Sunday, October 28, 2007

Worm Sex

Worms that haven been contaminated by radioactivity from a nuclear accident are beginning to breed with other worms instead of on their own. Worms are usually asexual, however scientists believe that they are changing their behavior to increase their chances of survival. This is one of the first pieces of evidence that shows how wildlife is affected by radioaticity. This radio acticity came from when a reactor exploded at Chernobyl in Ukraine in 1986. Scientists have done research involving two species of sedimentary worms living near a lake. Both species switched to sexual reproduction from asexual reproduction. We have all learned about natural selection and scientists think that these worms are doing this to keep the best genes for survival alive to protect against radiation damage. It's so crazy to me that animals, even as small and insignificant as worms can alter their behavior so much to increase their survival rate. I think that even little things like this will end up helping all wildlife in the long run, because it is raising the publics' attention on important issues involving the world we live in.

Posted By: Katie Berthiaume


At 2:52 AM, Blogger PWH said...

This was very interesting for me to read about. Such creatures as little as worms have that much sense to reproduce their species. I never has a problem with worms before but i think that we have enough worms on this earth. We do not need even more worms with chemicals in them taking over. You never know what these worms are going to end up doing. But great story.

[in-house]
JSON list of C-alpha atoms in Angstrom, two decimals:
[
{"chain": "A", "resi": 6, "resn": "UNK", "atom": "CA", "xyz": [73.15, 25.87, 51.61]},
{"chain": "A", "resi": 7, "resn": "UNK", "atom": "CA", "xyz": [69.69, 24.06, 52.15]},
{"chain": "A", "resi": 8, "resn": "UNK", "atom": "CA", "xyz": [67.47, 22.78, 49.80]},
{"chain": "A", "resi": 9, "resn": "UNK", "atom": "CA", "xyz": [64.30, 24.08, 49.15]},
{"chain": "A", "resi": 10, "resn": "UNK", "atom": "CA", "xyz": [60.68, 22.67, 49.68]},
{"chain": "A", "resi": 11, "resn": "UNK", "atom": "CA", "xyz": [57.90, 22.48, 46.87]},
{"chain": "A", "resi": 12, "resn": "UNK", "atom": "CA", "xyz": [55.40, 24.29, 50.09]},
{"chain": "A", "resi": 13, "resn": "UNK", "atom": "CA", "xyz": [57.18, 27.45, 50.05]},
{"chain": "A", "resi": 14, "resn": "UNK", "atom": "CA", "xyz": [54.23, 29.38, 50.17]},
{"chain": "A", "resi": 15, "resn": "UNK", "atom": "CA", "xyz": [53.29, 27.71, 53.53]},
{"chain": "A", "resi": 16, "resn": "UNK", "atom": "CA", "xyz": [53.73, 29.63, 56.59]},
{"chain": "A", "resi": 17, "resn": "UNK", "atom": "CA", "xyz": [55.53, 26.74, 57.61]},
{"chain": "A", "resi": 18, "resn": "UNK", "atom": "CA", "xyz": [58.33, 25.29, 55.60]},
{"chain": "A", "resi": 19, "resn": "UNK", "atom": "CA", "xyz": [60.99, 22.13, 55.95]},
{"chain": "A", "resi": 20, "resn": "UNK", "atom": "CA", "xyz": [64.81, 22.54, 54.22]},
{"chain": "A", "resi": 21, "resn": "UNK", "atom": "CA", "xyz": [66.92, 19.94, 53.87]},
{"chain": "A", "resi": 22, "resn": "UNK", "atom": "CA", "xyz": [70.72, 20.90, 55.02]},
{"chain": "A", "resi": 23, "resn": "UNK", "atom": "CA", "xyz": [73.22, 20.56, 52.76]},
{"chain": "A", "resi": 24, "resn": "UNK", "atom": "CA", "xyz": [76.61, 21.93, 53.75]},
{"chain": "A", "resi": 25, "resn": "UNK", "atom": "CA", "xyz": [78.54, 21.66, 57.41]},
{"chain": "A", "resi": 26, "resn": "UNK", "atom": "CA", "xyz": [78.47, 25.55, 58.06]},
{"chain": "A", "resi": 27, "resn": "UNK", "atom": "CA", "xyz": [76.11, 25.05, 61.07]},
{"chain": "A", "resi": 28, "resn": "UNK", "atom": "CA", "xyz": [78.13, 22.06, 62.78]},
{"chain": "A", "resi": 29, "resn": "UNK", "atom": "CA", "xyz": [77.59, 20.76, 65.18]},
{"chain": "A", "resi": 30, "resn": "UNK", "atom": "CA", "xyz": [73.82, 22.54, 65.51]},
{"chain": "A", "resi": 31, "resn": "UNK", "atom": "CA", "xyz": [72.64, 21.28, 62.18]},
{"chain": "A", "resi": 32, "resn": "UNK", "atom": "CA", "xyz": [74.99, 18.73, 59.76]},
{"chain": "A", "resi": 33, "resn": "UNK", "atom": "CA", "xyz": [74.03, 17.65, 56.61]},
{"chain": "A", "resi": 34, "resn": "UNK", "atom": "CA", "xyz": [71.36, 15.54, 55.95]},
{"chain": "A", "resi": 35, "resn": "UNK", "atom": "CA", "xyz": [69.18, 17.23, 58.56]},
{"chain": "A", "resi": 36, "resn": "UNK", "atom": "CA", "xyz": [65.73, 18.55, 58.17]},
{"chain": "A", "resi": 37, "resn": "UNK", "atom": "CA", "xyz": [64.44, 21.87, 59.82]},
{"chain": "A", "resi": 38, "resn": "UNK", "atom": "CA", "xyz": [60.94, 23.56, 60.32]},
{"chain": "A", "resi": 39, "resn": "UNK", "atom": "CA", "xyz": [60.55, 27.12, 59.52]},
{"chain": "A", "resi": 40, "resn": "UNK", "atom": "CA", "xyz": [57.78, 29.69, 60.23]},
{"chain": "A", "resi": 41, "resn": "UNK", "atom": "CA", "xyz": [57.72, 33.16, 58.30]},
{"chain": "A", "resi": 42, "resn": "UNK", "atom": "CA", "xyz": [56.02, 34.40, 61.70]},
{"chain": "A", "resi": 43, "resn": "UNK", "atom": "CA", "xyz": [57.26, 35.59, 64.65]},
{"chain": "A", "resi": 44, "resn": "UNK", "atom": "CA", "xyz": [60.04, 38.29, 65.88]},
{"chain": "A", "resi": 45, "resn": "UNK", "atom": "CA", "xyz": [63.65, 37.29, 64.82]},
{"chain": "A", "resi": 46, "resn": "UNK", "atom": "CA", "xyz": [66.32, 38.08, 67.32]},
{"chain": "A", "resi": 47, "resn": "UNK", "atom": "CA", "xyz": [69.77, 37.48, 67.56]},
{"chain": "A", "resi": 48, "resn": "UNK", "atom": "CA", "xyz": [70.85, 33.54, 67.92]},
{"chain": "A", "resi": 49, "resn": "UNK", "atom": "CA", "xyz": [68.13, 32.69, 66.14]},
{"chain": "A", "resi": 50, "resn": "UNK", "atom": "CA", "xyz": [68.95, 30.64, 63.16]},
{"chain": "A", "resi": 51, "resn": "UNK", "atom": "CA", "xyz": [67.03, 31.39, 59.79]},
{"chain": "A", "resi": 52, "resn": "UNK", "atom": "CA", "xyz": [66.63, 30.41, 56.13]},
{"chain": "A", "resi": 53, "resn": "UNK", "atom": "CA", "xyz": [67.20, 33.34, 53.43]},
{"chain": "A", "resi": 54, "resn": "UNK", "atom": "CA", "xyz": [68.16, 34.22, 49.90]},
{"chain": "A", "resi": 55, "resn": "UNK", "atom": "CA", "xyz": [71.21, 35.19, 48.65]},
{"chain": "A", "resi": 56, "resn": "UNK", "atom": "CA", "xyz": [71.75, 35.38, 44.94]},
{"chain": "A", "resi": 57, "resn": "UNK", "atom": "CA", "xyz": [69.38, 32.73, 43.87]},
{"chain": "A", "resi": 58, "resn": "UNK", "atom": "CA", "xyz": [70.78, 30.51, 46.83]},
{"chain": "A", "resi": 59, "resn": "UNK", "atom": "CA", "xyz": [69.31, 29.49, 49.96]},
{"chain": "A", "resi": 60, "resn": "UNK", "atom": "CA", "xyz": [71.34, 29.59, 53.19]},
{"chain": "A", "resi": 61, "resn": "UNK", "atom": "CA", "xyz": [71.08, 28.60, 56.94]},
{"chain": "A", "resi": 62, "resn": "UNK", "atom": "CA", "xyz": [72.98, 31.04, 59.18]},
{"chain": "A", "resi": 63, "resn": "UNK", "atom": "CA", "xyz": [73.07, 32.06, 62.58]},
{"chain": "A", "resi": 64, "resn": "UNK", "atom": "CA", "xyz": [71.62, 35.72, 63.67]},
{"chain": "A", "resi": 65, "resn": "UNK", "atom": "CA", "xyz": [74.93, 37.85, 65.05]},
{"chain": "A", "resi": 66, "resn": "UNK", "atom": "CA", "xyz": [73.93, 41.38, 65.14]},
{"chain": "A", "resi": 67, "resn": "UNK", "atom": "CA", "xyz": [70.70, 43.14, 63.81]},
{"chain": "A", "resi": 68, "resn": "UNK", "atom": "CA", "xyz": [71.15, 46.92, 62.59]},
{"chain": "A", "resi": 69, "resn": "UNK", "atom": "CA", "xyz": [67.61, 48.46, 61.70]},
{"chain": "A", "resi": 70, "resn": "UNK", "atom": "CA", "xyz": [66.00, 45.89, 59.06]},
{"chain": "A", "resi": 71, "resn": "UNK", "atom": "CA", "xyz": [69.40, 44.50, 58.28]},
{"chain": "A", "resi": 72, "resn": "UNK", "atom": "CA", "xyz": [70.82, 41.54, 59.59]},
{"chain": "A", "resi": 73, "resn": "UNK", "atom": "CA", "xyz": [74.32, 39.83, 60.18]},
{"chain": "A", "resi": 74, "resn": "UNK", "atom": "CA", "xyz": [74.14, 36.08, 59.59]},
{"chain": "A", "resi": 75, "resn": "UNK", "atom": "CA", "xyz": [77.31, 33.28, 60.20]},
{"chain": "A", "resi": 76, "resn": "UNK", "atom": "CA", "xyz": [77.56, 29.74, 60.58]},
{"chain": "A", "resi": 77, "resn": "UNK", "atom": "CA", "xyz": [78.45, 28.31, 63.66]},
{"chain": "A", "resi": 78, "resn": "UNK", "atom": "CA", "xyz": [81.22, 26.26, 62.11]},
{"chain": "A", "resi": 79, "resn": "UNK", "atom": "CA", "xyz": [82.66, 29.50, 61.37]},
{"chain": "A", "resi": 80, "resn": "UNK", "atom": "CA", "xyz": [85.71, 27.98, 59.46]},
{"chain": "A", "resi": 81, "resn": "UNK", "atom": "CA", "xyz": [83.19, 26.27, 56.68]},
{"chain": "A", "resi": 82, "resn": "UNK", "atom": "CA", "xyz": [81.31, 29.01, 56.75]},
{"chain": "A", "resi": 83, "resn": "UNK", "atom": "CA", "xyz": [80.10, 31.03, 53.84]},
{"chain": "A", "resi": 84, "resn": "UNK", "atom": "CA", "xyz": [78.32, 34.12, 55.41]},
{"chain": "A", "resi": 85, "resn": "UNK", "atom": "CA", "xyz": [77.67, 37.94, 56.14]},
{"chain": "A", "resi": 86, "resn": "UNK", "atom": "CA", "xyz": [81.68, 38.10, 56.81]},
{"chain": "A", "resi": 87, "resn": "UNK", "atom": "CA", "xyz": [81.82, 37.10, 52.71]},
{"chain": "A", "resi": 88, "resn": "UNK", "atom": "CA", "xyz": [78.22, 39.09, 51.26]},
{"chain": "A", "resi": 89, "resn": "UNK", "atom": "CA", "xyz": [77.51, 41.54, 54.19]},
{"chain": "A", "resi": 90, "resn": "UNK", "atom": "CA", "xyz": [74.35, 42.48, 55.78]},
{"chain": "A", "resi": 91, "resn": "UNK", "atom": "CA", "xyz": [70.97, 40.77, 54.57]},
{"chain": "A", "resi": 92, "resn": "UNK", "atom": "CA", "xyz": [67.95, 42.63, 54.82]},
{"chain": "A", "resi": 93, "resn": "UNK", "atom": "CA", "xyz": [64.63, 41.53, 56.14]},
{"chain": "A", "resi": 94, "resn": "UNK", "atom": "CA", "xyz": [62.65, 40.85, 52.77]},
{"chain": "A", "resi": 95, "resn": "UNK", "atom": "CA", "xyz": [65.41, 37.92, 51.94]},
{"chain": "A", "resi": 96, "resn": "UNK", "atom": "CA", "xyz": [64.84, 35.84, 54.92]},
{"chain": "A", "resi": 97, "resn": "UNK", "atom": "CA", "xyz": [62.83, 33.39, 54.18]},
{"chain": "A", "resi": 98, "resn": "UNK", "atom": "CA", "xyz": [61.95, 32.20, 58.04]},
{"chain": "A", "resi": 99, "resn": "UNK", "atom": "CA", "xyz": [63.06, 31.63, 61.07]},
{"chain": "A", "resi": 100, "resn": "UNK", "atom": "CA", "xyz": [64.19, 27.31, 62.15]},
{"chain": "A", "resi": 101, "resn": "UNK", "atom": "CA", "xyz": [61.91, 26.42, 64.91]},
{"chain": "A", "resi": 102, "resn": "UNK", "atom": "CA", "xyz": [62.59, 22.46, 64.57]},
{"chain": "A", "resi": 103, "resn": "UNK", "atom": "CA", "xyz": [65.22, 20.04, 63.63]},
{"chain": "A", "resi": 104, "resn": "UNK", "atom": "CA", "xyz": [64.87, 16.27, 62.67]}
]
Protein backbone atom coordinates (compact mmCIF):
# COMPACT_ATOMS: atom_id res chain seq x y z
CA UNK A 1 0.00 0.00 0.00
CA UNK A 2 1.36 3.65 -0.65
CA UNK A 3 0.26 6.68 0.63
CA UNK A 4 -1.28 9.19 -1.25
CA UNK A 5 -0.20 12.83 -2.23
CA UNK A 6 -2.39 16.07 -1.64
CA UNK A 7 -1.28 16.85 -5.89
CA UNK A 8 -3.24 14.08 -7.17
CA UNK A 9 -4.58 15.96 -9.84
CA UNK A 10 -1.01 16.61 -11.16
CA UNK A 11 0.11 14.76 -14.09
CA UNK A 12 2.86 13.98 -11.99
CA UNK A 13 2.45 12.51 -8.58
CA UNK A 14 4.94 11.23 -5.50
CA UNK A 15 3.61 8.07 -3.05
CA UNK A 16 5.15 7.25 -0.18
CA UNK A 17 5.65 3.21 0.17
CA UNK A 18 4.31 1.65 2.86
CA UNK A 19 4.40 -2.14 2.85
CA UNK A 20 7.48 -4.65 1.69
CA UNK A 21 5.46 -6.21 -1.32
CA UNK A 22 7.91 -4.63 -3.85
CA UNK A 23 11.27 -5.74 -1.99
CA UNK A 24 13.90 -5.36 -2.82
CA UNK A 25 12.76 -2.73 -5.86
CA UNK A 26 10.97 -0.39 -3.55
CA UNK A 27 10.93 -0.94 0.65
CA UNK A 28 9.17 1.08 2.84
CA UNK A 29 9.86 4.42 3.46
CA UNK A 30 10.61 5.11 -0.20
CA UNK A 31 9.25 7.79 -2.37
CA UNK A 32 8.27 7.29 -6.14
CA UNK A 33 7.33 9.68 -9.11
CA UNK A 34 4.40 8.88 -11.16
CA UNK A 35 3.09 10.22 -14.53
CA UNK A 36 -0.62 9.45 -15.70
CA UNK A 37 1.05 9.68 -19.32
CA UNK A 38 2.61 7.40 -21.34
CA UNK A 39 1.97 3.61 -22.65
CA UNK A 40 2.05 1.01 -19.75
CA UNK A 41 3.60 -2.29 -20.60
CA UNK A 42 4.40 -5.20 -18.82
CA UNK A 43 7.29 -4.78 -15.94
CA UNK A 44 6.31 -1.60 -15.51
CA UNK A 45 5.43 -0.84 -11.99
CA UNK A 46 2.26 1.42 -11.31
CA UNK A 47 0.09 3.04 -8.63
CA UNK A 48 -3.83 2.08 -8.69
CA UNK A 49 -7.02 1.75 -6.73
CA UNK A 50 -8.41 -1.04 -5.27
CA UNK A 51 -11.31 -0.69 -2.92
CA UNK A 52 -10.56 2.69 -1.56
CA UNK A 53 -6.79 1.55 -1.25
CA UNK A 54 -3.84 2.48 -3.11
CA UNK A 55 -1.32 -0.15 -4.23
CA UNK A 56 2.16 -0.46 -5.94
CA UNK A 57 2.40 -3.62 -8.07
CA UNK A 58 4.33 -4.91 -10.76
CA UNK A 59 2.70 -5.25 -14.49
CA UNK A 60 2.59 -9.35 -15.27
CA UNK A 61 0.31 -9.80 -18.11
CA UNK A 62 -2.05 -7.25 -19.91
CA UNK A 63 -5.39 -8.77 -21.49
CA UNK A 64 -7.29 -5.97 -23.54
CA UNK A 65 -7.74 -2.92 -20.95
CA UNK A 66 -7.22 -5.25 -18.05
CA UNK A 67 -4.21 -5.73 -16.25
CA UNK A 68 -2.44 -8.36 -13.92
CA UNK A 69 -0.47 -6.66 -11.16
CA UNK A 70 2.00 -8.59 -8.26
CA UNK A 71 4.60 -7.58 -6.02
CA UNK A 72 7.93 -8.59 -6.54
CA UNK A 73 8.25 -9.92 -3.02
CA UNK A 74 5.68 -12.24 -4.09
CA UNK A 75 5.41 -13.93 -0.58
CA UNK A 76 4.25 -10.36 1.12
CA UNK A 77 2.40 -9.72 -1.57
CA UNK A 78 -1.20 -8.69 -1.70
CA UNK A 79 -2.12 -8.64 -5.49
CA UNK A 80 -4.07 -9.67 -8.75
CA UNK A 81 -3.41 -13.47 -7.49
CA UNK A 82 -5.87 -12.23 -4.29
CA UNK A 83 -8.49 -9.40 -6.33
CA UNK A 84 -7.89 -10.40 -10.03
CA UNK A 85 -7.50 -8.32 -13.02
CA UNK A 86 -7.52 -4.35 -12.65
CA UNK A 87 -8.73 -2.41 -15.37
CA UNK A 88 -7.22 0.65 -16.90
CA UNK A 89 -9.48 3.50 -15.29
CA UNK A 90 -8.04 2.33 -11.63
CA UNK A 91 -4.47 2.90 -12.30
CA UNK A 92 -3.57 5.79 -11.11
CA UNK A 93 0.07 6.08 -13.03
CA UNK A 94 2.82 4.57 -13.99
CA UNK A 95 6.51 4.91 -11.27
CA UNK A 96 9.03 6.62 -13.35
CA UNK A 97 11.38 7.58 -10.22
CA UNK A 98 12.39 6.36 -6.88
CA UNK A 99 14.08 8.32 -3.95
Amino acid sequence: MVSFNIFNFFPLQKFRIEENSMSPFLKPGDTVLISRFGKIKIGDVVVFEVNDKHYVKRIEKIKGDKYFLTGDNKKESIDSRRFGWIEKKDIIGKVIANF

Valerie Hines

At 10:36 AM, Blogger PWH said...

This comment has been removed by the author.

At 10:36 AM, Blogger PWH said...

Wow. I love reading stories like this that are evidence for evolution and show that it is still going on now. Although worms are small, there are not insignificant. Some can be parasitic but they also play an important role as food for other organisms in many ecosystems. It would be interesting to take a closer look at what may have changed neurologically or hormonally to cause the switch in reproduction.

Courtney Huffman


Post a Comment

<< Home